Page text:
ESP32 – BLE : Building an Echo Service GATT Server

As you would know I use ESP8266 in every possible way. It's probably the cheapest board with Wifi chip built-in. When I heard about ESP32, it was a dream come true. ESP32 packs both Wifi and BLE in one single module for less than $10. Given the size of developer fan following 8266 has, it's guaranteed that ESP32 will have a good support.

Two modes (Wifi/BLE) of connectivity gives many options for configuring an IoT device. In my future projects I am planning to use BLE for configuration and offline mobile sync. Wifi to connect to internet.

Image Credit: Espressif Systems. ESP32 is created and developed by Espressif Systems.

Image Credit: Espressif Systems. ESP32 is created and developed by Espressif Systems.

As a starting point I wrote my usual hello world and echo server. In this GATT server configuration. There is a single service with UUID c0de0001-feed-f00d-c0ff-eeb3d05ebeef with two characteristics. Client (Eg. Phone App) can connect to this server and then write to c0de0002. The server will respond by notifying on c0de0003. It either replies with "world" or just echoes whatever the user has sent. I have not done connection management, multi packet etc. That's probably for the next post. In this post we will learn to set up the services/characteristics, start the advertisement, send and receive data.

  • Install Arduino IDE
  • Install new ESP32-BLE package for Arduino IDE. Instructions are specific to your operating system. If you already have rduino-esp3 installed then remove it and reinstall.
  • Write or reuse the ESP32/Arduino Sketch
  • Run it and test it using NRFConnect App
  • Make changes and have fun
  • I use ESP32 Dev Board (nodemcu dev board which has built in programmer) and a Micro USB cable
    Based on Neil Kolban example for IDF:
    Ported to Arduino ESP32 by Evandro Copercini
    Extended by Thejesh GN

#include <BLEDevice.h>
#include <BLEUtils.h>
#include <BLEServer.h>
#include <BLE2902.h>

#define SERVICE_UUID        "c0de0001-feed-f00d-c0ff-eeb3d05ebeef"
#define CHARACTERISTIC_UUID_TX "c0de0002-feed-f00d-c0ff-eeb3d05ebeef"
#define CHARACTERISTIC_UUID_RX "c0de0003-feed-f00d-c0ff-eeb3d05ebeef"

bool deviceConnected = false;
bool messageReceivedComplete = false;

BLECharacteristic *pCharacteristicRX;
BLECharacteristic *pCharacteristicTX;
int echoNumber = 0;
std::string message;

class EchoServerCallbacks: public BLEServerCallbacks {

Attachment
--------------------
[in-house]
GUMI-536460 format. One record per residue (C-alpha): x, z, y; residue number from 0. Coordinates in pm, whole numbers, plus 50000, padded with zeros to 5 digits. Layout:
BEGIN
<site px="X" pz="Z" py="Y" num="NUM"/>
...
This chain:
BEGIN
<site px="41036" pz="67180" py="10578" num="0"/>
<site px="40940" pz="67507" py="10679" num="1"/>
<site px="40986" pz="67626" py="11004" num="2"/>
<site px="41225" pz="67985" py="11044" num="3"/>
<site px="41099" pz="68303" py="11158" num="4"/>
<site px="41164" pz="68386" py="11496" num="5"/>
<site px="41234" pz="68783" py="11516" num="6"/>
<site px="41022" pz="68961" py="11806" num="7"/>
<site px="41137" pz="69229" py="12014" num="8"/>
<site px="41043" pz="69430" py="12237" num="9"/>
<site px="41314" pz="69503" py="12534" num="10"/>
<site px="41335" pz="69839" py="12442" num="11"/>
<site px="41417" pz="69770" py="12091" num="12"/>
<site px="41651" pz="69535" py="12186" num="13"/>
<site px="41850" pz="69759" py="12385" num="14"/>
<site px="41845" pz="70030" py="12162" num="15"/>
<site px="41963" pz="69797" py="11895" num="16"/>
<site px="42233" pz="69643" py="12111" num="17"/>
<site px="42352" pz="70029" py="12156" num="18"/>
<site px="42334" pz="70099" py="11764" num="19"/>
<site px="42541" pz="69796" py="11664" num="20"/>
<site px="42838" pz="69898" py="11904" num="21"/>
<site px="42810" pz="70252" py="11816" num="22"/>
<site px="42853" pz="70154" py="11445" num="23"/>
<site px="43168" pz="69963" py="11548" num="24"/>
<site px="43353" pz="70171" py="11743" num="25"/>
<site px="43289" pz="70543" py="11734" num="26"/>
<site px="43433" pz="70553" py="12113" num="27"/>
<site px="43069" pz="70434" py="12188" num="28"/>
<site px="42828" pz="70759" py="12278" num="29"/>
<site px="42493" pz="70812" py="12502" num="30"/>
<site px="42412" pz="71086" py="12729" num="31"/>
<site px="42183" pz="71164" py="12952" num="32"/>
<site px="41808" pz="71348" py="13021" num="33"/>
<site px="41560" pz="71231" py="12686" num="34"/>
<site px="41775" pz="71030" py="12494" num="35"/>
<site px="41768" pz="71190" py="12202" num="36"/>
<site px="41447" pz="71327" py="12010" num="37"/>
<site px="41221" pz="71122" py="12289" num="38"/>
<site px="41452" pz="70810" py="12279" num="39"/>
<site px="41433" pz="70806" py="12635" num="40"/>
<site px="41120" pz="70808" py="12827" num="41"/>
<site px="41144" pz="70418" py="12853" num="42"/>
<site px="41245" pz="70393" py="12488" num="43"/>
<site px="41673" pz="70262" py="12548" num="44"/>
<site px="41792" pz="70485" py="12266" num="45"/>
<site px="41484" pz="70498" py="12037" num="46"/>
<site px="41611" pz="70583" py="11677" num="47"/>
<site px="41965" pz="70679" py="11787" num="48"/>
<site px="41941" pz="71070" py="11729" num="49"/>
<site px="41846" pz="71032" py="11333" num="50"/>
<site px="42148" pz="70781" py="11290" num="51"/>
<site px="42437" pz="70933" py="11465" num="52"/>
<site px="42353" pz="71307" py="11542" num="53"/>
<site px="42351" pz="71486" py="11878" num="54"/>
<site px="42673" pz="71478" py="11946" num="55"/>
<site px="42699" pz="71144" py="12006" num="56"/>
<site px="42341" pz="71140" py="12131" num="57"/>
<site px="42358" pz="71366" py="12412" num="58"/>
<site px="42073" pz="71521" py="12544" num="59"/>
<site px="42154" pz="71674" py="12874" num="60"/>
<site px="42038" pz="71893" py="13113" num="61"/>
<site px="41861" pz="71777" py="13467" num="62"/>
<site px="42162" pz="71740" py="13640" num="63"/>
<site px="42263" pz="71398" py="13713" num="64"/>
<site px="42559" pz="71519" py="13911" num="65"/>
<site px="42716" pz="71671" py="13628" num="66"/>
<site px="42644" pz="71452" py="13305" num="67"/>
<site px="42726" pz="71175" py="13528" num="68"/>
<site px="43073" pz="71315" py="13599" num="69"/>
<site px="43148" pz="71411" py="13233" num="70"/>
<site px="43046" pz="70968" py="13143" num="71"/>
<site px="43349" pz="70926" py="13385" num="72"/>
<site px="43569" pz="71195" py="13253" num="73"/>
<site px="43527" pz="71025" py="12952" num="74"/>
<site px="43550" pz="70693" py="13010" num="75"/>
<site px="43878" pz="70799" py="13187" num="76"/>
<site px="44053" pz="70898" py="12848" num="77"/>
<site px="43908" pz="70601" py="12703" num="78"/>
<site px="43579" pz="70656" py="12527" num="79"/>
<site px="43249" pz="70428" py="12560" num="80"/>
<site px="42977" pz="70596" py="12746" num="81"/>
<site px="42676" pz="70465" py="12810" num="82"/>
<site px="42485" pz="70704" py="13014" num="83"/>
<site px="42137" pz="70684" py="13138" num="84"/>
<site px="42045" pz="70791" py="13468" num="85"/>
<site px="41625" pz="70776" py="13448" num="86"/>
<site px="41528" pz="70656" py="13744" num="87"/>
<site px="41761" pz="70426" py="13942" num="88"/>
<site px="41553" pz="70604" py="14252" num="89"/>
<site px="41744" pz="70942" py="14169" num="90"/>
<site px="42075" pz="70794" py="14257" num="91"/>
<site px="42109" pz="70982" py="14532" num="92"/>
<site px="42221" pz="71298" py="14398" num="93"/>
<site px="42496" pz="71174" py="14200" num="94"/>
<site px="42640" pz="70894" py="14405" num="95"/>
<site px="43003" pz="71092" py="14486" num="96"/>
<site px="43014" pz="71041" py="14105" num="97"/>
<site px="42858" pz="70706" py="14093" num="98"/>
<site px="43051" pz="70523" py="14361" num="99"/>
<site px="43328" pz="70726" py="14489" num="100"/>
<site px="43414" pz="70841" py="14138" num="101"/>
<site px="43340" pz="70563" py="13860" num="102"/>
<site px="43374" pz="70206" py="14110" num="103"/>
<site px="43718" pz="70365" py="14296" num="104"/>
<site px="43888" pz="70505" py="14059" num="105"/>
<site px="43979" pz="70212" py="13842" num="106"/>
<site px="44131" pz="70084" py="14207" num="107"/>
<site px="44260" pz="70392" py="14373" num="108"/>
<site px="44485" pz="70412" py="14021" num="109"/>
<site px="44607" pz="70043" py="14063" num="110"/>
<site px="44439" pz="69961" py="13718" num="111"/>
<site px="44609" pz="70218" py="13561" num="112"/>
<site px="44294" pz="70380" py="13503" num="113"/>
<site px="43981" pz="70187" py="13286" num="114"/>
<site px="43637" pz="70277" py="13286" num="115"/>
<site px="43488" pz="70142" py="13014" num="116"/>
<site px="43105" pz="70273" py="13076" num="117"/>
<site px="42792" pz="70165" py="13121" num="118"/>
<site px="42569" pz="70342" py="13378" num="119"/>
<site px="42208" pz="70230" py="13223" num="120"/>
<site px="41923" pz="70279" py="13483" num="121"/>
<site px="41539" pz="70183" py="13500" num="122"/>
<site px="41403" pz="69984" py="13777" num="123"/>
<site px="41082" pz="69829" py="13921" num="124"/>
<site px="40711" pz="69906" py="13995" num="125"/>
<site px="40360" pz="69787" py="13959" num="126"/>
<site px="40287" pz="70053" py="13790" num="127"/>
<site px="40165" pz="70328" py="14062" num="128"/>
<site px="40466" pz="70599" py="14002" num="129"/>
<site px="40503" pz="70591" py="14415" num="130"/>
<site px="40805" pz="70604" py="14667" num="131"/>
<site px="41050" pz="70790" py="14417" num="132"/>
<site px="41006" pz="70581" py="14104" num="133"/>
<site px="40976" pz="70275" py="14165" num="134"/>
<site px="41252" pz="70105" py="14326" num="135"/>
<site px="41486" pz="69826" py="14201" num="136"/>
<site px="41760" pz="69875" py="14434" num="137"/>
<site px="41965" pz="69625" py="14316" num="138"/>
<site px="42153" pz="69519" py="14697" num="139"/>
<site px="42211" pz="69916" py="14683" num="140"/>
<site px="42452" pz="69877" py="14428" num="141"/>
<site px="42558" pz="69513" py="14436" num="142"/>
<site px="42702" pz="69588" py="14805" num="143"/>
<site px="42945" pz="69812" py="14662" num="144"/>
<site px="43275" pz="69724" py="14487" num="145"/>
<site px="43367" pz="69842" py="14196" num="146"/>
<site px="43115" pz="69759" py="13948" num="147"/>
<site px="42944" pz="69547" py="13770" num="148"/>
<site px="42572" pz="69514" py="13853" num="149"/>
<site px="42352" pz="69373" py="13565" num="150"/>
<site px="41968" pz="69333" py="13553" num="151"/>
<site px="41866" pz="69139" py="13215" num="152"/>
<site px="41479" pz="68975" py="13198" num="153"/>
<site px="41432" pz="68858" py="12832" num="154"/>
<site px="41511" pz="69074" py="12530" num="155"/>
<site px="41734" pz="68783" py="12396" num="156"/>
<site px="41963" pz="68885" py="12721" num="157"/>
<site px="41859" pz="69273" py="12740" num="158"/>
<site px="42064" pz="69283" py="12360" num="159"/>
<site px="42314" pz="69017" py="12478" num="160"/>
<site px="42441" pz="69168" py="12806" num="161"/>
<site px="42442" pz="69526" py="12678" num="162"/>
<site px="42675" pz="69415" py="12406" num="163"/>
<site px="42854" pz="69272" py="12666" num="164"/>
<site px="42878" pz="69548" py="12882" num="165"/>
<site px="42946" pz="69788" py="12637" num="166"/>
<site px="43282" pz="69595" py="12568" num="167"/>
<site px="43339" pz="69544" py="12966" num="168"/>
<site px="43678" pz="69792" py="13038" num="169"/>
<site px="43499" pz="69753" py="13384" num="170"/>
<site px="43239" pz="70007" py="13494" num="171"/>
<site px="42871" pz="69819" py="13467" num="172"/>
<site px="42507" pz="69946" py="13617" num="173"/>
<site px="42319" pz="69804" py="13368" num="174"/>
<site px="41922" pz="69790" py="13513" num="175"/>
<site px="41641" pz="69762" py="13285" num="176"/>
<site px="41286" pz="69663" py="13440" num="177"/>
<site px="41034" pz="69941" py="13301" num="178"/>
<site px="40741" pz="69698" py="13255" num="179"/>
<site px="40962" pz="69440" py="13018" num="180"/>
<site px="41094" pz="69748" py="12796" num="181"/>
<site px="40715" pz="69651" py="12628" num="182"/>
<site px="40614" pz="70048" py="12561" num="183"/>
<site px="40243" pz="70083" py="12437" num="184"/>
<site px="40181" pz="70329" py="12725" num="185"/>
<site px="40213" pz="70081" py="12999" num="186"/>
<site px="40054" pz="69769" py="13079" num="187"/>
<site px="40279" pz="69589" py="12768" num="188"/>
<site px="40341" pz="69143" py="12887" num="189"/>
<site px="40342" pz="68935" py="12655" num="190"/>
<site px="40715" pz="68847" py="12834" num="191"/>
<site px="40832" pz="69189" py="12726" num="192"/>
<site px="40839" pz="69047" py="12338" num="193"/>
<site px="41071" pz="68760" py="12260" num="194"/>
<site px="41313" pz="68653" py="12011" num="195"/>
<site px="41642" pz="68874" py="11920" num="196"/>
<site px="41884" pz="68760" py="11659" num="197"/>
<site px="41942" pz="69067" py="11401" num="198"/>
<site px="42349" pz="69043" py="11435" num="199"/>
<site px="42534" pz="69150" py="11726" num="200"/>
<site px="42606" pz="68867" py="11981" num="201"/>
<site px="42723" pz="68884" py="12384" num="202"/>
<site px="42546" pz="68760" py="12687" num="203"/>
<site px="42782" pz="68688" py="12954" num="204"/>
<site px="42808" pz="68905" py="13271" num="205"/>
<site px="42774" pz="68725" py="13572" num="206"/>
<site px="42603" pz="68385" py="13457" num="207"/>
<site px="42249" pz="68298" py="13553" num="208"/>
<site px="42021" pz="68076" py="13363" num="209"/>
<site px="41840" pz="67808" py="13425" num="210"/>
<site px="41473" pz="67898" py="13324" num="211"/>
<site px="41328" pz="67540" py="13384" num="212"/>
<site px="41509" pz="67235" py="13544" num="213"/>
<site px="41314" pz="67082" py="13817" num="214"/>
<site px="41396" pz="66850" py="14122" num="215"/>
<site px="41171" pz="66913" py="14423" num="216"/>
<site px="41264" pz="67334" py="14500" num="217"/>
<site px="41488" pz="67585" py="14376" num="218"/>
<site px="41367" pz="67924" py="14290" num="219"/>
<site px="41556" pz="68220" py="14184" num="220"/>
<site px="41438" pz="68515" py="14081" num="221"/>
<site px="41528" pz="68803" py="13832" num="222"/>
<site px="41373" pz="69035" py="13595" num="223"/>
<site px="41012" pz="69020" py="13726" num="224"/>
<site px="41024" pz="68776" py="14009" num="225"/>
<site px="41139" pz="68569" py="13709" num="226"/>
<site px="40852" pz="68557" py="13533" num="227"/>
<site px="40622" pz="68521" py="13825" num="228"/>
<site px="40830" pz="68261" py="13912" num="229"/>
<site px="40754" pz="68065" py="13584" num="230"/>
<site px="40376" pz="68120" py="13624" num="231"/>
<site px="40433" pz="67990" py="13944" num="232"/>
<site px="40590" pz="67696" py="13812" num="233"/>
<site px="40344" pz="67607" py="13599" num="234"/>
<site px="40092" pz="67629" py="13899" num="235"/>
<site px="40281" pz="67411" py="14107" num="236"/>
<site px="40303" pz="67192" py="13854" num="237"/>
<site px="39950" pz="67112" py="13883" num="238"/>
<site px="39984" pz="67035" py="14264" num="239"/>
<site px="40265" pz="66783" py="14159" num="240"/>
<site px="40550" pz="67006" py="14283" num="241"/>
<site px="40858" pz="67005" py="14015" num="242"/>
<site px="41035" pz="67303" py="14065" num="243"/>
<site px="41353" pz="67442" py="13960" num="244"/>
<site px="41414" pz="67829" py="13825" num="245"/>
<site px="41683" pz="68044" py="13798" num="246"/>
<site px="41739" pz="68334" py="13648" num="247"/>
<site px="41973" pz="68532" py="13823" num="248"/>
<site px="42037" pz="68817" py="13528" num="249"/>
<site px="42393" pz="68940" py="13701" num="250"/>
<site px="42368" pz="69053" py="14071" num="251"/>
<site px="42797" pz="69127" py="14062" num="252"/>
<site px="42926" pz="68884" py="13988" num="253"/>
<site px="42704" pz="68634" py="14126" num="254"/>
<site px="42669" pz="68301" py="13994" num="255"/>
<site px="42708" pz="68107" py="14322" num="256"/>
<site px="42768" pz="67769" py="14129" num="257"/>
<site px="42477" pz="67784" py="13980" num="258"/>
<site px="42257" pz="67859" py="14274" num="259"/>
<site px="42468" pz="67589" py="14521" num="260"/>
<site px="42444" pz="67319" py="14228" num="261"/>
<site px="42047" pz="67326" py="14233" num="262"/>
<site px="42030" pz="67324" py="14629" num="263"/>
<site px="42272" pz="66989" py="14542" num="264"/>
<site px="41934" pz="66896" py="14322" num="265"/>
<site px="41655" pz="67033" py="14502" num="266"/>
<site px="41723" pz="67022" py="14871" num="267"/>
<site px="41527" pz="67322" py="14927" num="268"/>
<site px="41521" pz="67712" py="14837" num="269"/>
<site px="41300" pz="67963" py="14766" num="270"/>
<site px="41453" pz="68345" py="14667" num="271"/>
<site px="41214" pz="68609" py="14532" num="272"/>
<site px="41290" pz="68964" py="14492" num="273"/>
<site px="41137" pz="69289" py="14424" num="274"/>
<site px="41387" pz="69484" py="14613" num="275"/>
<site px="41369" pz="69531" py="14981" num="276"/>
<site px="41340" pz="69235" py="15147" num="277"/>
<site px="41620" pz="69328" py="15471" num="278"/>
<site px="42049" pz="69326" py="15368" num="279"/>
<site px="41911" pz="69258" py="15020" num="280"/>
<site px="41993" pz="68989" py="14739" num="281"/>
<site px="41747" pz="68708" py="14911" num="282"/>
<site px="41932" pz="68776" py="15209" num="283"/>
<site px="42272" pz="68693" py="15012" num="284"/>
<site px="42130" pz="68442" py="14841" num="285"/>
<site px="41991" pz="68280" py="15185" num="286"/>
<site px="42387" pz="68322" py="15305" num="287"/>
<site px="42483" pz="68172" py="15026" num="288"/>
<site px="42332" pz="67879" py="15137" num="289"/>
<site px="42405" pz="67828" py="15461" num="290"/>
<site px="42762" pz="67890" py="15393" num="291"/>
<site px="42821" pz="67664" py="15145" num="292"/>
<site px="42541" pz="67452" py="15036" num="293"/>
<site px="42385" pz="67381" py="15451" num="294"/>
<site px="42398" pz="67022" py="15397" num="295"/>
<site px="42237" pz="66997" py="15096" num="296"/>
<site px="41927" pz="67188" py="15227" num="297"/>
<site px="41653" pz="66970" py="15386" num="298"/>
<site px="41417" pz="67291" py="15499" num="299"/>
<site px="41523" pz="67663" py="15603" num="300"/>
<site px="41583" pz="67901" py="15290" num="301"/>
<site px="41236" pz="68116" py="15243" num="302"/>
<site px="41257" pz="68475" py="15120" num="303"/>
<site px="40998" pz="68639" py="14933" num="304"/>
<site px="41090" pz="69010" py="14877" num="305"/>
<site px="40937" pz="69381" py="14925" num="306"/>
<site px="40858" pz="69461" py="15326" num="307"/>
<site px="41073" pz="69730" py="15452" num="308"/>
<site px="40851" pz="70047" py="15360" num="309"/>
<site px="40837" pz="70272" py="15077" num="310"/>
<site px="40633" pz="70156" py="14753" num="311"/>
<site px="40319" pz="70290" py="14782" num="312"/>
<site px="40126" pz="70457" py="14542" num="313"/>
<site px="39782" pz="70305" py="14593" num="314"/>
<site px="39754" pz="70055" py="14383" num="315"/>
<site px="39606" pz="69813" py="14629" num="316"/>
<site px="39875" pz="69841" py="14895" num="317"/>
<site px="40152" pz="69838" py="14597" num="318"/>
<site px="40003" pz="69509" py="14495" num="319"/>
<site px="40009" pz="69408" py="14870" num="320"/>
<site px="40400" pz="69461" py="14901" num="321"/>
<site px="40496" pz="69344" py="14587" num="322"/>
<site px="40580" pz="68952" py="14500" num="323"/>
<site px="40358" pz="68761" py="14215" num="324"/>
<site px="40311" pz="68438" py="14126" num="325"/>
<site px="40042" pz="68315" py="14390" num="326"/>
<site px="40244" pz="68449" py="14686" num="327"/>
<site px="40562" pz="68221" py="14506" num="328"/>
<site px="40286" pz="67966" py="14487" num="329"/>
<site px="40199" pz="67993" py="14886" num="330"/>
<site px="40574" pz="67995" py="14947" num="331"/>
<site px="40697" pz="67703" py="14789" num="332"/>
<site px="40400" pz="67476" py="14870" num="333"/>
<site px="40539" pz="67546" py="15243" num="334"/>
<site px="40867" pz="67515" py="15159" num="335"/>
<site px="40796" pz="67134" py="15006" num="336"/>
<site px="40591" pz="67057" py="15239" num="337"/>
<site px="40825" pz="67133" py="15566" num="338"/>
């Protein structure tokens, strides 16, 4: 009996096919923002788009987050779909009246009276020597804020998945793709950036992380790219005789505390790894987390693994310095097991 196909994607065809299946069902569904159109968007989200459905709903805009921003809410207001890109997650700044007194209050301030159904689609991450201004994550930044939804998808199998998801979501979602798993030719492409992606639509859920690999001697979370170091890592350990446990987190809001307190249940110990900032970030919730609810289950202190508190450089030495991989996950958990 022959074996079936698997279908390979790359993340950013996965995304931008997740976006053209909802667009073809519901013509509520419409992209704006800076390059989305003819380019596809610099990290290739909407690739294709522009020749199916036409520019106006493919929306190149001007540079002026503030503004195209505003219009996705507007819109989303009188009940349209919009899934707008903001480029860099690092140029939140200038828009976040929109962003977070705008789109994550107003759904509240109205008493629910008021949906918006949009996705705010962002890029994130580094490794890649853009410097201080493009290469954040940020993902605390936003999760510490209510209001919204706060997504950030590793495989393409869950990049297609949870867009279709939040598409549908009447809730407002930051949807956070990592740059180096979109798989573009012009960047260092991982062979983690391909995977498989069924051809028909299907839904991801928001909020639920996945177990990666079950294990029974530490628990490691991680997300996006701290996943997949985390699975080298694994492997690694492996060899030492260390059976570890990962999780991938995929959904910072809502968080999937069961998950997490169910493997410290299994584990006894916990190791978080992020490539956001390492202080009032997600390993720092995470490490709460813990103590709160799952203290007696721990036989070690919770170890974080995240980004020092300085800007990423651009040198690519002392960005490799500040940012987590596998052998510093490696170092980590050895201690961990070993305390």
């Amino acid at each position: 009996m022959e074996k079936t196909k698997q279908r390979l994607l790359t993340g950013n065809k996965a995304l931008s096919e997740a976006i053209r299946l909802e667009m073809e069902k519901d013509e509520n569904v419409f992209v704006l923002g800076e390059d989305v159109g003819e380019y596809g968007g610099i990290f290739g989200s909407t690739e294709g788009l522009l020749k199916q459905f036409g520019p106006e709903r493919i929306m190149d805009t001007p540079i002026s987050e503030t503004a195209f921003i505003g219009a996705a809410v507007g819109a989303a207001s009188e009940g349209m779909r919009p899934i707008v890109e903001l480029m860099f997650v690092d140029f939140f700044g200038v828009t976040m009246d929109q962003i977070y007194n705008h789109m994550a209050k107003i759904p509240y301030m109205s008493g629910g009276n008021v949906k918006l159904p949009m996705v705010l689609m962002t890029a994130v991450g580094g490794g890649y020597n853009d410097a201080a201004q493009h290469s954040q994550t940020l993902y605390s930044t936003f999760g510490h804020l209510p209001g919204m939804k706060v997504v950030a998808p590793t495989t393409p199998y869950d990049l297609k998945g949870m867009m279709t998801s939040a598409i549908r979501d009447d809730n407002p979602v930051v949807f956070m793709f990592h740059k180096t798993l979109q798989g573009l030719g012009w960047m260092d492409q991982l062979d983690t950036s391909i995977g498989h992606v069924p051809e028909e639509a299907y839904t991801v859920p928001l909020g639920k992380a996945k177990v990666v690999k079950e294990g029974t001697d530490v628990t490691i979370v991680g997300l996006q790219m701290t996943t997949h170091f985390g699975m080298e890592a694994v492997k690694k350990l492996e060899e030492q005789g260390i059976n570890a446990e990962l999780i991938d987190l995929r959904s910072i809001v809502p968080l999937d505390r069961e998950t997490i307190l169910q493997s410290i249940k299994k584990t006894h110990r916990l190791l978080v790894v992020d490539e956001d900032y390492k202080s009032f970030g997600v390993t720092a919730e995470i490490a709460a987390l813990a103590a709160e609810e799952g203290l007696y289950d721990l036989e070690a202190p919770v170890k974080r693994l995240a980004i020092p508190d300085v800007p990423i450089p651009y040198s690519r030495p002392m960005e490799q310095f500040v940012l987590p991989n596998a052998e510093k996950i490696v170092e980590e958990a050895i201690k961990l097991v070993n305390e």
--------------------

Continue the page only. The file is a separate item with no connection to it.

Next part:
void onConnect(BLEServer* pServer) {
      deviceConnected = true;
      //stop advt?

    void onDisconnect(BLEServer* pServer) {
      //restart advt?
      deviceConnected = false;

void respond(std::string  send_message){
  Serial.println("inside send_message");
  Serial.println("sent send_message");


//This call back happens when the android client writes 
class ServerReadCallbacks: public BLECharacteristicCallbacks {
    void onWrite(BLECharacteristic *pCharacteristic) {
        std::string rxValue = pCharacteristic->getValue();
        Serial.print("Received Value: ");
        for (int i = 0; i < rxValue.length(); i++) {

        //add to message (as of now just one packet)        
        message = rxValue;

        //once you think all packets are received. As of now one packet
        messageReceivedComplete = true;


void setup() {
  Serial.println("Starting BLE work!");

  BLEServer *pServer = BLEDevice::createServer();
  pServer->setCallbacks(new EchoServerCallbacks());

  BLEService *pService = pServer->createService(SERVICE_UUID);
  pCharacteristicRX = pService->createCharacteristic(

  pCharacteristicRX->addDescriptor(new BLE2902());

  pCharacteristicRX->setCallbacks(new ServerReadCallbacks());

  pCharacteristicTX = pService->createCharacteristic(
                                         BLECharacteristic::PROPERTY_READ | BLECharacteristic::PROPERTY_NOTIFY

  pCharacteristicTX->addDescriptor(new BLE2902());
  BLEAdvertising *pAdvertising = pServer->getAdvertising();
  Serial.println("Characteristic defined! Now you can read it in your phone!");

void loop() {
  // some delay before running repeatedly

  // if device is connected and all packets are received, then respond
  if(deviceConnected && messageReceivedComplete){
        messageReceivedComplete = false;        
       if(String("hello").c_str() == message){
          Serial.println("sent world");

In my ideal world; I would respond as soon as I receive the data (i.e inside ServerReadCallbacks). But I couldn't call


outside the loop() function. If I did It would crash. I am still debugging that part. As of now I am responding from loop() and it works quite well. I am not sure what's the best way here. If you know a better way, please leave a comment.

I am still exploring the possibilities. More posts will follow in this series.

1 Response

  1. Tom says:

    Thanks for the great article! I’ve hit the same stumbling block of not being able to call pCharacteristicTX->notify(); from outside of the loop. Did you ever find a solution to this?